In another one of Microsoft’s long Building Windows 8 blog posts they talk about the Photo app in Windows 8. In the post they talk about the services that the photo app supports and how it integrates with SkyDrive. What it doesn’t talk about is how you sync your photos from other PCs on your network or a Windows Home Server.
One interesting comment that point to how Microsoft expect Windows 8 to be used:
Because Windows 8 is optimized for a landscape orientation, we designed the Photos app in the same way—to give you a view that tells the story best.
When it comes to the tablets I prefer to hold them in portrait so I am not sure how practice Windows 8 is going to be.
We take a lot of photos that end up in a lot of different places. Some are on our PCs, others end up on a photo sharing service like Flickr or Facebook, and even more are on our phones—sometimes indefinitely. How and where we store and share photos has changed and will continue to change as we take more photos, buy more devices, and share to more places with more people. What we need is one place where we can see, relive, enjoy, share, and immerse ourselves in all of them, all in one place.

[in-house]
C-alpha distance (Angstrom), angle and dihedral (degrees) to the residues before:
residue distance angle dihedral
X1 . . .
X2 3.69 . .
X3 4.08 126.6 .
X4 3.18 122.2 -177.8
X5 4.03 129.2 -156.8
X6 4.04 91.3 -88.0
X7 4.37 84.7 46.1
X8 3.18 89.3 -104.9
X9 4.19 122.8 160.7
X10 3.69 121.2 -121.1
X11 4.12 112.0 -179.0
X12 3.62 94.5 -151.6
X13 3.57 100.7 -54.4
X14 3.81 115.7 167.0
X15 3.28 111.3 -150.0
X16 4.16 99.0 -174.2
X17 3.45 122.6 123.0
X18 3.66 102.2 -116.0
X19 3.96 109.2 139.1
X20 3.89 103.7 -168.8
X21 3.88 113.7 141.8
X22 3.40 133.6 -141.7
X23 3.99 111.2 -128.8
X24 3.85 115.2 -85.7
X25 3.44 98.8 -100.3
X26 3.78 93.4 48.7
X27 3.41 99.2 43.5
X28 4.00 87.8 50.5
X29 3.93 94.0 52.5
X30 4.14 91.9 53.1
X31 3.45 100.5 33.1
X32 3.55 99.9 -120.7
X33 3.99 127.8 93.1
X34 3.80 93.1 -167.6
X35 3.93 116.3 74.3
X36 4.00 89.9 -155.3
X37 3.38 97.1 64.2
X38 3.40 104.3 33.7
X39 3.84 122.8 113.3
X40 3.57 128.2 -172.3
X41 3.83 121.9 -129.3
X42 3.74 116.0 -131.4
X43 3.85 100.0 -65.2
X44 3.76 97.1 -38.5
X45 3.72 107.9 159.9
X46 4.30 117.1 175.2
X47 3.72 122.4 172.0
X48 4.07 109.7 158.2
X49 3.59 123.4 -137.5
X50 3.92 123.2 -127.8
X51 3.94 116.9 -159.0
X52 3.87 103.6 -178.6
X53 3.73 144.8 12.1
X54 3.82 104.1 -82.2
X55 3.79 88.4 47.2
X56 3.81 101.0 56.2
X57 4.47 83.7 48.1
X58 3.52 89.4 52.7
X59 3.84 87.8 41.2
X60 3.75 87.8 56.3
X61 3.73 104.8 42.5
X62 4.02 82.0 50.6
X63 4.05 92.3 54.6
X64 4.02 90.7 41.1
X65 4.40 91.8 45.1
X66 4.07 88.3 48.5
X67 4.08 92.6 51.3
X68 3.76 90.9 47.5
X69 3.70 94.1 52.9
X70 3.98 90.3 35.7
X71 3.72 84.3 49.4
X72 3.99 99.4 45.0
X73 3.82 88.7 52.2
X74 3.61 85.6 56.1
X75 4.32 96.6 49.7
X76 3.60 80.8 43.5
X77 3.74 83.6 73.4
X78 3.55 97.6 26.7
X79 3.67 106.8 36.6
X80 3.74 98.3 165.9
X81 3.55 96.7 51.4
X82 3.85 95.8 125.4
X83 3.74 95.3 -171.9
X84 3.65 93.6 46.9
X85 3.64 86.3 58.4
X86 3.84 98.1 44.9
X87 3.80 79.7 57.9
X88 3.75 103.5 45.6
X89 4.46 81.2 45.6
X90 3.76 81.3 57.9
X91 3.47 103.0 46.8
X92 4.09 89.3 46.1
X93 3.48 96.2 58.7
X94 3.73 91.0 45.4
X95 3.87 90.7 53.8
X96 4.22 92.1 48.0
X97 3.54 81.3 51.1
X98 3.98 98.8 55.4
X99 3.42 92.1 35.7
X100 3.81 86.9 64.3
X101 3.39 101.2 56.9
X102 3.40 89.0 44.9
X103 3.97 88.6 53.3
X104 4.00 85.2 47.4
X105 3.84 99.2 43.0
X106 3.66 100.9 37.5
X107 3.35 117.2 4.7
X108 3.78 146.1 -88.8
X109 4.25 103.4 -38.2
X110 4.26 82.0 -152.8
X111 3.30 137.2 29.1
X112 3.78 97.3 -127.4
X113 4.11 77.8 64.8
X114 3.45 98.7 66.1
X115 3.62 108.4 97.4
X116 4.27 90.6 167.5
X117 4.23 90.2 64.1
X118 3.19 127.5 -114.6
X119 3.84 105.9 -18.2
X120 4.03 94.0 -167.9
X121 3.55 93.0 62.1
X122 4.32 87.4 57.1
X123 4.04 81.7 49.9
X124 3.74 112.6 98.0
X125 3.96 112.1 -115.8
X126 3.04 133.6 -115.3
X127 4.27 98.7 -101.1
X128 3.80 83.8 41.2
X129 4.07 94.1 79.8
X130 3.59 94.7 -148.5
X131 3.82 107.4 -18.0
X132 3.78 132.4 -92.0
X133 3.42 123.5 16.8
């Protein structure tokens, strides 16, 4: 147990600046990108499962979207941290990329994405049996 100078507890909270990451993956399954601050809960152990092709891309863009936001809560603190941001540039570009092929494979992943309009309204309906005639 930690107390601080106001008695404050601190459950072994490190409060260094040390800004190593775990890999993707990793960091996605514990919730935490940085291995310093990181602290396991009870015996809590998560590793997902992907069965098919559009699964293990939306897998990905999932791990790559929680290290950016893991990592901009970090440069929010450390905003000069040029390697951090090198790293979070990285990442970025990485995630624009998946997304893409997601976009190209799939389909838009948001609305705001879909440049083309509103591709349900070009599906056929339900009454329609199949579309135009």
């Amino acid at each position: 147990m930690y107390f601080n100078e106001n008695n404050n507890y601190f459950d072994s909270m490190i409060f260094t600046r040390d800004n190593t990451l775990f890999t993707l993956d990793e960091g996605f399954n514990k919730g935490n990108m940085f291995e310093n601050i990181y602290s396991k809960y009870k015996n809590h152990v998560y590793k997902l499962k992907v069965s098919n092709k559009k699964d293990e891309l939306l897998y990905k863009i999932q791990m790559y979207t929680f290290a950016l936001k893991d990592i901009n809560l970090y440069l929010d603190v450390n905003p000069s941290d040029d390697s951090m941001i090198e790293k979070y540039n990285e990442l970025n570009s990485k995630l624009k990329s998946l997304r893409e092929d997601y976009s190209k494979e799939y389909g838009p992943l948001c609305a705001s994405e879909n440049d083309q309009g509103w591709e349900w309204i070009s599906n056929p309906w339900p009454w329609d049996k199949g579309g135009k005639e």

All of your memories in one place
For the Windows 8 Consumer Preview we released an App Preview of the Photos app that introduced a new way to enjoy more of your photos. We realize the myriad places you have to go to see all of your photos, so we decided to bring them all to you in one place. Because you can connect your Microsoft account to services like Facebook and Flickr, you can get to all of your photos and all of those memories just by signing in to Windows 8 with your Microsoft account. Of course, the Photos app works best with our SkyDrive service, and with Windows Phone, you can automatically send all the pictures from your Phone to SkyDrive. This makes the Photos app in Windows 8 a great way to show off your photos without having to huddle around a phone. Even though you took your photos on your phone, you can easily enjoy them on your PC, just about as fast as you can take them.
Read the rest on the Building Windows 8 Blog